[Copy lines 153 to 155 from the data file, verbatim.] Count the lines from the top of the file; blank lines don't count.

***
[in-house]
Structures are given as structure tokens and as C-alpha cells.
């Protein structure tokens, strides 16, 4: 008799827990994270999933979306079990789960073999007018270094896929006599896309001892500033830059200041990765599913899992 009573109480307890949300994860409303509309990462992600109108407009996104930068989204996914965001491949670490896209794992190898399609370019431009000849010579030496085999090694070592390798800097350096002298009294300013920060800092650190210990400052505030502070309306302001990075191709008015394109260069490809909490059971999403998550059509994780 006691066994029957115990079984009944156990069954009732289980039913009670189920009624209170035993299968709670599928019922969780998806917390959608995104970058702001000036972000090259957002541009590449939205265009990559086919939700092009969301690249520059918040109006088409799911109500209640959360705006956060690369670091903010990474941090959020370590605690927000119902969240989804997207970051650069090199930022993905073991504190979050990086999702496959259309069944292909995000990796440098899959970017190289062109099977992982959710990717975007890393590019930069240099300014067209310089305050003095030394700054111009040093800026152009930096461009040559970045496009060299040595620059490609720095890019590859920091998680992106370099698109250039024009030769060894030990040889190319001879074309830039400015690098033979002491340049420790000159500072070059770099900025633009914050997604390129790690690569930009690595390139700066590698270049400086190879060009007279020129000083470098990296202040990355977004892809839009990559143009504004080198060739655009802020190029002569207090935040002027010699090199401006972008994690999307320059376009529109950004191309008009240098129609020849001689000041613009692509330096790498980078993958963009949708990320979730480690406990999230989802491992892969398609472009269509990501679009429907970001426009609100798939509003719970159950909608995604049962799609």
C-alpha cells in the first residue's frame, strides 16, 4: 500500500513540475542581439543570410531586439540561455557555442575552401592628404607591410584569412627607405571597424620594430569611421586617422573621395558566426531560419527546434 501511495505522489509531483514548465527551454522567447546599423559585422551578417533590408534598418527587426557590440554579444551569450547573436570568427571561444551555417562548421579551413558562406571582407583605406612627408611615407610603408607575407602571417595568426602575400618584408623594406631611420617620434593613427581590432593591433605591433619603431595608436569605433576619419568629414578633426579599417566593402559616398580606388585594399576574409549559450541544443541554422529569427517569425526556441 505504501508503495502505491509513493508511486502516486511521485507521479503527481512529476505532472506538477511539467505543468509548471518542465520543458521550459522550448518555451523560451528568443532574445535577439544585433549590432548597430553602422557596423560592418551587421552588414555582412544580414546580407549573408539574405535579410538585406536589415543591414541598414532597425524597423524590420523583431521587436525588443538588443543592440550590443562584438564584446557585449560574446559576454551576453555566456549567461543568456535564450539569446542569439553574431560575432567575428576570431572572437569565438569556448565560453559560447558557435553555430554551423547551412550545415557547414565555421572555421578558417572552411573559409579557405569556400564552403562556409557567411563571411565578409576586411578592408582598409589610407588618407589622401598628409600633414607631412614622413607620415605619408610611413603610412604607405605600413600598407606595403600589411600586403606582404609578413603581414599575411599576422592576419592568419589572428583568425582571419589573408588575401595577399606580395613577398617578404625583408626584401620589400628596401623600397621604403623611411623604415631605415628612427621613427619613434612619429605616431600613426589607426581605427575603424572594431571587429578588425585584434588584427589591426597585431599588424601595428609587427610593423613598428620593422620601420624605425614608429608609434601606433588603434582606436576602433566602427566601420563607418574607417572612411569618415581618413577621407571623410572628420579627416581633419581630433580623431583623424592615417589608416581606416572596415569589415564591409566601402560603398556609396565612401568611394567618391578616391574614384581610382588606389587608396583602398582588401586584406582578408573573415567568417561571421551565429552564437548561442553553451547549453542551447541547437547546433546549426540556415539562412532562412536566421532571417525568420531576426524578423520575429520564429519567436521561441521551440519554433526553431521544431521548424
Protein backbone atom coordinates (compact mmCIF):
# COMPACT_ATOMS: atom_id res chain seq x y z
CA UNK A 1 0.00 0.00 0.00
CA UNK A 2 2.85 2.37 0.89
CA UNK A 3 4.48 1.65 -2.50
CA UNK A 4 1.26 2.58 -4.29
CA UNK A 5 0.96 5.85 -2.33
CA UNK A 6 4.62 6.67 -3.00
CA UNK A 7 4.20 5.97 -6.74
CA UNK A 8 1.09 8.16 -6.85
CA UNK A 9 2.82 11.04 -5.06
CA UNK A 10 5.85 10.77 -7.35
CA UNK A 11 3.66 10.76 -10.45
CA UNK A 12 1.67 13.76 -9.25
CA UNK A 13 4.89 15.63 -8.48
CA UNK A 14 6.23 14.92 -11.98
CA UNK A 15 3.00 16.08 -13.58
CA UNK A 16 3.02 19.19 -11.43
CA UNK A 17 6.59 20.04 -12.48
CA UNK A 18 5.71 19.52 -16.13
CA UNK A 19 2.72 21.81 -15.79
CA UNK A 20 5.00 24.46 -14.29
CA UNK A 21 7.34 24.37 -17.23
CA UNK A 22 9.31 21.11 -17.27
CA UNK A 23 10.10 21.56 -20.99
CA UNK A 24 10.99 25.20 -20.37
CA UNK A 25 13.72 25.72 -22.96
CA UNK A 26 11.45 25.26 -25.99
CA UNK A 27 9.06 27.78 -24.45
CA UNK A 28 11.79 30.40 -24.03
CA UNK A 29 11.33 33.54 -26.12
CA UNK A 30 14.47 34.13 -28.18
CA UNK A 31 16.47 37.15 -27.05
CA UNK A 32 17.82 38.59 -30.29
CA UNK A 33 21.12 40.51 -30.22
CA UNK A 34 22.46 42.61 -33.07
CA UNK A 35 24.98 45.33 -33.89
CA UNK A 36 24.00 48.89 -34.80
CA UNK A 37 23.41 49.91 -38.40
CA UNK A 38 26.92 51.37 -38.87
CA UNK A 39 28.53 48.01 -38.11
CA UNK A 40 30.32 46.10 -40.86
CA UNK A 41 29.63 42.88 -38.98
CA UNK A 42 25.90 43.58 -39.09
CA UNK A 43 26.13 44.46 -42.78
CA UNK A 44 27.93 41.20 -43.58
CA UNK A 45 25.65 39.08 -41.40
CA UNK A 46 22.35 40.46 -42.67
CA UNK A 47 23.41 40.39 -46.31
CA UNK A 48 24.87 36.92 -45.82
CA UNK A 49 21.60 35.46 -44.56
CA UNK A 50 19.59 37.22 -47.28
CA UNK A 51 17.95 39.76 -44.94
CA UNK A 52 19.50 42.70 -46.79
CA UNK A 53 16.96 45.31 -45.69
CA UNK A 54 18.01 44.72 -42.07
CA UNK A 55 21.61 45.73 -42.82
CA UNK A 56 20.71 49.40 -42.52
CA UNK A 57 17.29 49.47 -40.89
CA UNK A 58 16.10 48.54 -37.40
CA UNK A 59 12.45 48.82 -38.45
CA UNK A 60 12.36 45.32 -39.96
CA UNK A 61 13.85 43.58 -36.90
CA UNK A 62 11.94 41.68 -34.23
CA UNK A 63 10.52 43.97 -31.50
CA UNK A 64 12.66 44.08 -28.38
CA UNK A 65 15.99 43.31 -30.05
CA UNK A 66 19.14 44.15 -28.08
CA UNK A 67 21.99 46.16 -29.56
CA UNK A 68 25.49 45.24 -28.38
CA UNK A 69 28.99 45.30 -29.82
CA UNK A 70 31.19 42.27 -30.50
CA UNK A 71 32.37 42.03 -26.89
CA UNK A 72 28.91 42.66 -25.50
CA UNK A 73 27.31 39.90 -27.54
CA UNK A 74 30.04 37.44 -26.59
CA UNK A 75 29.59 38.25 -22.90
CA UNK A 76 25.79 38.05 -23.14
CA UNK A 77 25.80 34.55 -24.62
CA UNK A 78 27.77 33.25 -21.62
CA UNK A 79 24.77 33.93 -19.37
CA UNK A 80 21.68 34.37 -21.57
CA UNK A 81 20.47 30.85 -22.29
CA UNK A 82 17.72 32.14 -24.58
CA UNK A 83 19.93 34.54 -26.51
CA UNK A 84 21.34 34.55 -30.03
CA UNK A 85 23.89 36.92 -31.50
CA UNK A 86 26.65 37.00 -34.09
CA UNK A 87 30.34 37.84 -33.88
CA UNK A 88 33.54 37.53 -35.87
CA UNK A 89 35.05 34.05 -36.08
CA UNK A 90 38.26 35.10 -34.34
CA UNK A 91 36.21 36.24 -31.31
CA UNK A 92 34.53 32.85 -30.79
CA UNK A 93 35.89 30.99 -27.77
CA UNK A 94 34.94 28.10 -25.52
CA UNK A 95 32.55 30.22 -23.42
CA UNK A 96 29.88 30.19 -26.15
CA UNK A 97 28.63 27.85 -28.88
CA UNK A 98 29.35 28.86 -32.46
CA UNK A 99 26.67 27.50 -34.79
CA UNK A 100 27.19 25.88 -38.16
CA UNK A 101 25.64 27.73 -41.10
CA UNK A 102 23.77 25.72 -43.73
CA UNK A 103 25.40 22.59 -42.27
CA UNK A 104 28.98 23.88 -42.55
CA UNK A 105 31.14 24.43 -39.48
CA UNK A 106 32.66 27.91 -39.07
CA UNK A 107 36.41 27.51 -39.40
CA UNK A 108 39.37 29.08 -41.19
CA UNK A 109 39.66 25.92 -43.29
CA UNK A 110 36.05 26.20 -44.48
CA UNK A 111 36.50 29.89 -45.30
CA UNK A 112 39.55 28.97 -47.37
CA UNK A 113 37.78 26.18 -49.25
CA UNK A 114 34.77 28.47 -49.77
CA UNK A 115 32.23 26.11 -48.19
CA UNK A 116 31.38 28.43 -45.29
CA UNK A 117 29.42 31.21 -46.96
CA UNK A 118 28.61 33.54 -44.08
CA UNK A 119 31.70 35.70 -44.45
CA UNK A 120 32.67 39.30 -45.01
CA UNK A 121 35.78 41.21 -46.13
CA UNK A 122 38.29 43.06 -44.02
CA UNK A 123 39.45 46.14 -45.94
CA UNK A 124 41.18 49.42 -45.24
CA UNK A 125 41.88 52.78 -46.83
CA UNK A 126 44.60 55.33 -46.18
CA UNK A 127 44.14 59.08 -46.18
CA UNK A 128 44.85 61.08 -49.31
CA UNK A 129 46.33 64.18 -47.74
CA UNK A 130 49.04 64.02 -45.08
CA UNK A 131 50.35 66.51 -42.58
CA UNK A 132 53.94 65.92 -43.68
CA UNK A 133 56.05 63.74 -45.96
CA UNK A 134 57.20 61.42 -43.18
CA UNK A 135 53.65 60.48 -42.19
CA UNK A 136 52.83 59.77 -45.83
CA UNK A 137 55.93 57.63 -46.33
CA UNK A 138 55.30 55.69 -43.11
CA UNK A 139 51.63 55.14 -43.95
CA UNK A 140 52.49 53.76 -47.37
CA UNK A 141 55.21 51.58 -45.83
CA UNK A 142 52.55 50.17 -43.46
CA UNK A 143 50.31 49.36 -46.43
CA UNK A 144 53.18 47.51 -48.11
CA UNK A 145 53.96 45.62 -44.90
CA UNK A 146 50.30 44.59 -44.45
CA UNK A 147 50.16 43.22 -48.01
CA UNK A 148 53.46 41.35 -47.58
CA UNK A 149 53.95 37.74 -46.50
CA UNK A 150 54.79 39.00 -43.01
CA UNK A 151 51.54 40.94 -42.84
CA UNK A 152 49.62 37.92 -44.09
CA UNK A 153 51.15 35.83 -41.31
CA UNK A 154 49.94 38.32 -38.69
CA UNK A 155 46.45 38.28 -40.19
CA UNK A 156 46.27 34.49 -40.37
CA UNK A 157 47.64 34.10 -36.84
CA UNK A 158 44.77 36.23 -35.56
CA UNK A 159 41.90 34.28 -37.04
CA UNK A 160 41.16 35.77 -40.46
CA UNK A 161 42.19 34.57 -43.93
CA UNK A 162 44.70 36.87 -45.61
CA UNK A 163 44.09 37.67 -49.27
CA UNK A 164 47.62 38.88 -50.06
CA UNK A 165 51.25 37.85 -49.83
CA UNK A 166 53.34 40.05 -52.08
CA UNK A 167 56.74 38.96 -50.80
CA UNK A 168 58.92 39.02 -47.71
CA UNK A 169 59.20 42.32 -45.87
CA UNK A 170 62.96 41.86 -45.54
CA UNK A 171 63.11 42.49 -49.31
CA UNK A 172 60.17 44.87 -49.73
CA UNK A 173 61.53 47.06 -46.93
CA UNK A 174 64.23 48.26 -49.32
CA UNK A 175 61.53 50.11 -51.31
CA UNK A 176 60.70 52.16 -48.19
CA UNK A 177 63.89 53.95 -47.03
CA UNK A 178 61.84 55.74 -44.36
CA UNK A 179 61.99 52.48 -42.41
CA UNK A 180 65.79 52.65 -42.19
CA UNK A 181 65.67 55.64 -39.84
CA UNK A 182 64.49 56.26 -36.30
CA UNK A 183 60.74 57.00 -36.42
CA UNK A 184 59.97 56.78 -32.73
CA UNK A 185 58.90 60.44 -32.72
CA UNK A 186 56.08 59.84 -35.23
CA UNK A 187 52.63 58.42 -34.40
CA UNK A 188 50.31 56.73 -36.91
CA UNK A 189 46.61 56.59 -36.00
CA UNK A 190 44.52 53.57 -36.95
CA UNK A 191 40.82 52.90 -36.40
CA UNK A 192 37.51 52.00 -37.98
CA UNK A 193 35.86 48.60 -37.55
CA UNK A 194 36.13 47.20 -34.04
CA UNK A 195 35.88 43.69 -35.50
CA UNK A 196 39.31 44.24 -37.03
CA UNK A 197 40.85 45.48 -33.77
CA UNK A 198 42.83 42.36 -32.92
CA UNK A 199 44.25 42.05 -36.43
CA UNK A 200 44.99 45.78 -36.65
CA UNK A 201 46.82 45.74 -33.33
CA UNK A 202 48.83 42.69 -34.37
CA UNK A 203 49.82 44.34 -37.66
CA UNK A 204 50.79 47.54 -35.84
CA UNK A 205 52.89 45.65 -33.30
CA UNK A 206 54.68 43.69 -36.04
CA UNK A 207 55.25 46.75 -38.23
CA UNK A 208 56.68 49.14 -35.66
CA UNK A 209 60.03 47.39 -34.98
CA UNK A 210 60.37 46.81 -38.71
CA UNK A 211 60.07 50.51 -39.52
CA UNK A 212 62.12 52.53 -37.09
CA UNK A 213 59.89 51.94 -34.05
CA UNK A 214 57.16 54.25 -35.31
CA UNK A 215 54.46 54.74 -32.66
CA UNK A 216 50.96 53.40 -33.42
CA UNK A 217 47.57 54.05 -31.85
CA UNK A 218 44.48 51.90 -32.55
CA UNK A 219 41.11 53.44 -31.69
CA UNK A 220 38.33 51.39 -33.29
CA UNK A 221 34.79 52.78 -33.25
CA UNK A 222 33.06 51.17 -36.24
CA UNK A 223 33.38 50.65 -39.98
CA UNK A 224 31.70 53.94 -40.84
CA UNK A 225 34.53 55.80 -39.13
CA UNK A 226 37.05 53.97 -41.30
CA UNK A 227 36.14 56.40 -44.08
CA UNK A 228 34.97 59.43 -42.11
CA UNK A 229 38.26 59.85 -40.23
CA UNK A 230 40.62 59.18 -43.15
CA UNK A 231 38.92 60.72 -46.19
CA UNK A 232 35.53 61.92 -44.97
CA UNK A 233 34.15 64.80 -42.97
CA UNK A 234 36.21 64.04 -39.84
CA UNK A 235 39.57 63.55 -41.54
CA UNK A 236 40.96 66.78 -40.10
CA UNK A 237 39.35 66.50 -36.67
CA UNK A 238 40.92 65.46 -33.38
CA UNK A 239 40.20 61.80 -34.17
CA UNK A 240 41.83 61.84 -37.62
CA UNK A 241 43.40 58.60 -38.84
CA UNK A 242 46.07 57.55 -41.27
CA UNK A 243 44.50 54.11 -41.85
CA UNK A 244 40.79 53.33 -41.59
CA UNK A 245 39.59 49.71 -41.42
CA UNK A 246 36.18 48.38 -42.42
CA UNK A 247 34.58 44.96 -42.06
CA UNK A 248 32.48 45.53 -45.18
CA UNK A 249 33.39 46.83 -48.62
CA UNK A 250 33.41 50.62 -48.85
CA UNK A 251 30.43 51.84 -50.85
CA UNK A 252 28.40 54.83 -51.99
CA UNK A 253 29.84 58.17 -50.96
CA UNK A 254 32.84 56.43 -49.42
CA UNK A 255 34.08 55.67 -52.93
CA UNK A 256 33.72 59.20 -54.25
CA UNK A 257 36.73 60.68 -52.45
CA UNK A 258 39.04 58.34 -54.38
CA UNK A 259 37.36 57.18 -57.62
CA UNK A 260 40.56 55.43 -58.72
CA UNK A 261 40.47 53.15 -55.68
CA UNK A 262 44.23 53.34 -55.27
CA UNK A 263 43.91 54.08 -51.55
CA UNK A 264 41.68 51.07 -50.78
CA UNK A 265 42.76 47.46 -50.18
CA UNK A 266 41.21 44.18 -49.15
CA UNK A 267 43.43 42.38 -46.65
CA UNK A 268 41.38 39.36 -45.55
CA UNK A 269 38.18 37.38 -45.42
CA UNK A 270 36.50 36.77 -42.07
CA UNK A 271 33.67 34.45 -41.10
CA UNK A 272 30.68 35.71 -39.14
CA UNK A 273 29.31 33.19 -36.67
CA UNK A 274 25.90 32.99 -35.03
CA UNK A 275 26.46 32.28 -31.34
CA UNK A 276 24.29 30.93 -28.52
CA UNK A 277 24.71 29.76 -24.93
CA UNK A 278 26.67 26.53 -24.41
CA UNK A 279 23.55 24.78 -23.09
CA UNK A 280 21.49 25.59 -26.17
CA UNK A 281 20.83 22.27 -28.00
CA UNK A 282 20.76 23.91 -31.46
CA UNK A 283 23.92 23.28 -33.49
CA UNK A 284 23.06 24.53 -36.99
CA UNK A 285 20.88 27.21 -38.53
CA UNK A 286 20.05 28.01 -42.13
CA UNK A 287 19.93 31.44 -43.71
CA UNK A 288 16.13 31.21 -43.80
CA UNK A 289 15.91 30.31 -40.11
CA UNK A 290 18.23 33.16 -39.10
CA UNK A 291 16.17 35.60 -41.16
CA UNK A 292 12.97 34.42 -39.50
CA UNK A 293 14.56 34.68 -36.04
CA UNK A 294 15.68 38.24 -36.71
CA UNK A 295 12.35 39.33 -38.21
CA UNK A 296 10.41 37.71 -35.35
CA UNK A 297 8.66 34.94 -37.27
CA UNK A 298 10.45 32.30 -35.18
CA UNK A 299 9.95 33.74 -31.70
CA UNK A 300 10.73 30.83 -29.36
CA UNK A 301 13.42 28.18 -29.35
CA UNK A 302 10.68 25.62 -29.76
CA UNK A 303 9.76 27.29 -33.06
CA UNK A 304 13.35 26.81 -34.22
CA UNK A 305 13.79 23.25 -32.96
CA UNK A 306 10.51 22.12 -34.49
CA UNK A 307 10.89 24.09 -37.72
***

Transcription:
CA UNK A 147 50.16 43.22 -48.01
CA UNK A 148 53.46 41.35 -47.58
CA UNK A 149 53.95 37.74 -46.50